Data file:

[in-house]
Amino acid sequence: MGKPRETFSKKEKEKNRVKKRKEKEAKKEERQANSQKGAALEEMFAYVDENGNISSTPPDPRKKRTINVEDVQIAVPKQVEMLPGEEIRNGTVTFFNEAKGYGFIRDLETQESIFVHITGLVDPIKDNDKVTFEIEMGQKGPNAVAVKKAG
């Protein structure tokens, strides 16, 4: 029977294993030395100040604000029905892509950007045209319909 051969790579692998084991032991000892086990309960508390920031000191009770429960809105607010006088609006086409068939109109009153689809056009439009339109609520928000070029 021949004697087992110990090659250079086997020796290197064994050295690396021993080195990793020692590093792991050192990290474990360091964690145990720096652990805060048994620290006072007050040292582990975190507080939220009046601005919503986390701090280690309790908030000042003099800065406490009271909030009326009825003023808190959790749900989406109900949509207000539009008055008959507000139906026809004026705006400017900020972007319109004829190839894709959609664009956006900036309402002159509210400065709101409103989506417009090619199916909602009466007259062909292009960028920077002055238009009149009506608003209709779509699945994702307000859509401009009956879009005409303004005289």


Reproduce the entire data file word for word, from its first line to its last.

[in-house]
Amino acid sequence: MGKPRETFSKKEKEKNRVKKRKEKEAKKEERQANSQKGAALEEMFAYVDENGNISSTPPDPRKKRTINVEDVQIAVPKQVEMLPGEEIRNGTVTFFNEAKGYGFIRDLETQESIFVHITGLVDPIKDNDKVTFEIEMGQKGPNAVAVKKAG
């Protein structure tokens, strides 16, 4: 029977294993030395100040604000029905892509950007045209319909 051969790579692998084991032991000892086990309960508390920031000191009770429960809105607010006088609006086409068939109109009153689809056009439009339109609520928000070029 021949004697087992110990090659250079086997020796290197064994050295690396021993080195990793020692590093792991050192990290474990360091964690145990720096652990805060048994620290006072007050040292582990975190507080939220009046601005919503986390701090280690309790908030000042003099800065406490009271909030009326009825003023808190959790749900989406109900949509207000539009008055008959507000139906026809004026705006400017900020972007319109004829190839894709959609664009956006900036309402002159509210400065709101409103989506417009090619199916909602009466007259062909292009960028920077002055238009009149009506608003209709779509699945994702307000859509401009009956879009005409303004005289």